The late stages of HIV replication, which involve crucial virus-specific processing of certain viral encoded proteins, have also been suggested as possible anti-HIV drug targets. Late stage processing is dependent on the activity of a viral protease, and drugs are being developed which inhibit this protease (Erickson, J., 1990, Science 249:527-533).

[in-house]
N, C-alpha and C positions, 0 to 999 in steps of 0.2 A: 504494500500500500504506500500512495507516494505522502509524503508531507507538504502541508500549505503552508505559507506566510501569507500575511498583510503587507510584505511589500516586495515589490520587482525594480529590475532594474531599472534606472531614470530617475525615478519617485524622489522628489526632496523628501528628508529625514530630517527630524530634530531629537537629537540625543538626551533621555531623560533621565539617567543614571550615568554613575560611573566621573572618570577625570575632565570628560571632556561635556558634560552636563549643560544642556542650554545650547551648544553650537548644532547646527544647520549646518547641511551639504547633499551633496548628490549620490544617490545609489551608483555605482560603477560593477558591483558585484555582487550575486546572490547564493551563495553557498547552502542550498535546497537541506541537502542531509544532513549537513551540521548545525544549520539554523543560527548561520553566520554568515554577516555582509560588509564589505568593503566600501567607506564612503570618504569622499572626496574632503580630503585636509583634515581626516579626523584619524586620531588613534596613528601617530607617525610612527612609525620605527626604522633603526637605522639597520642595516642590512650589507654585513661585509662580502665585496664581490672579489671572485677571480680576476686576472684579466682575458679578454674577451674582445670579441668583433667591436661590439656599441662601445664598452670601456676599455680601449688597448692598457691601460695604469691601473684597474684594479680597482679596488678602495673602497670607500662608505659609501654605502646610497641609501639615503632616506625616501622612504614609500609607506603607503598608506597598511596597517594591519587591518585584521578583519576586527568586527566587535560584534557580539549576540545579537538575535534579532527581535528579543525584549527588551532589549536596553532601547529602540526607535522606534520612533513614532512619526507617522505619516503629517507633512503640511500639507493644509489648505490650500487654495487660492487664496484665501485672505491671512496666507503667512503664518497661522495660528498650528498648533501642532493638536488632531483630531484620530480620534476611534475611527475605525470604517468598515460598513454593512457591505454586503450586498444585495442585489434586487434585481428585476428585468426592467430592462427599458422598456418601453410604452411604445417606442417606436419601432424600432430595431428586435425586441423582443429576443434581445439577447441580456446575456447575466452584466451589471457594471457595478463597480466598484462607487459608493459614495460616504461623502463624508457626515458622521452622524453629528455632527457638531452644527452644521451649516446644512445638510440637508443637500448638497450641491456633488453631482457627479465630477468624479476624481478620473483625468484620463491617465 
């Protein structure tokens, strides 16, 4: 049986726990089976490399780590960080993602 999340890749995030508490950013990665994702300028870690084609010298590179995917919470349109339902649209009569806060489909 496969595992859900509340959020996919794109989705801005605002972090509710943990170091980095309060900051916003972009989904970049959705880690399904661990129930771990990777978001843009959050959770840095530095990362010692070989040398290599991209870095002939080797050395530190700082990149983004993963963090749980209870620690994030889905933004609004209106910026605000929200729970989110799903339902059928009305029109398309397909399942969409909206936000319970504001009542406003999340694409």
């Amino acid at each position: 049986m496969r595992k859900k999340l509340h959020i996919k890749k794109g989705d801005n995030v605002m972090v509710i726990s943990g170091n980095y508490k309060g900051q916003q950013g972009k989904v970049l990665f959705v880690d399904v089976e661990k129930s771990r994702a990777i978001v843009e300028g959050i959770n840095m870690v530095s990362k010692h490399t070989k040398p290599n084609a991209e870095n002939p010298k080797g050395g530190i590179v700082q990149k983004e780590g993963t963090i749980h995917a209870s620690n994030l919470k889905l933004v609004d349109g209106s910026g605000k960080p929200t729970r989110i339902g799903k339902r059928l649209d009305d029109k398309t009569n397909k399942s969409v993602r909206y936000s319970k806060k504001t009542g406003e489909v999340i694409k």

Recently, chemokines produced by CD8+ T cells have been implicated in suppression of HIV infection (Paul, W. E., 1994, Cell 82:177; Bolognesi, D. P., 1993, Semin. Immunol. 5:203). The chemokines RANTES, MIP-1α and MIP-1β, which are secreted by CD8+ T cells, were shown to suppress HIV-1 p24 antigen production in cells infected with HIV-1 or HIV-2 isolates in vitro (Cocchi, F, et al., 1995, Science 270:1811-1815). These chemokines, alone or in combination, effectively suppressed the replication of several primary isolates of HIV-1, HIV-2 and SIV when tested in a variety of in vitro assays (Cocchi et al. supra). The mechanism of chemokine-mediated suppression was further delineated by a series of independent reports showing that β chemokine suppression CCR5 serves as a co-receptor for macrophage-tropic NSI isolates of HIV (Alkhatib et al., 1996, Science 272:1955; Dragic et al., 1996, Nature 381:667; Choe et al., 1996, Cell 85:1135; Berson et al., 1996, J. Virology 70:6288). However, this activity is highly specific since β chemokines blocked macrophage tropic NSI isolates but had no significant effect on T cell-tropic SI isolates of HIV-1 (Cocchi et al., supra; Alkhatib et al., supra). Thus, these and other chemokines may prove useful in therapies for some strains of HIV infection. The clinical outcome, however, of all these and other candidate drugs is still in question.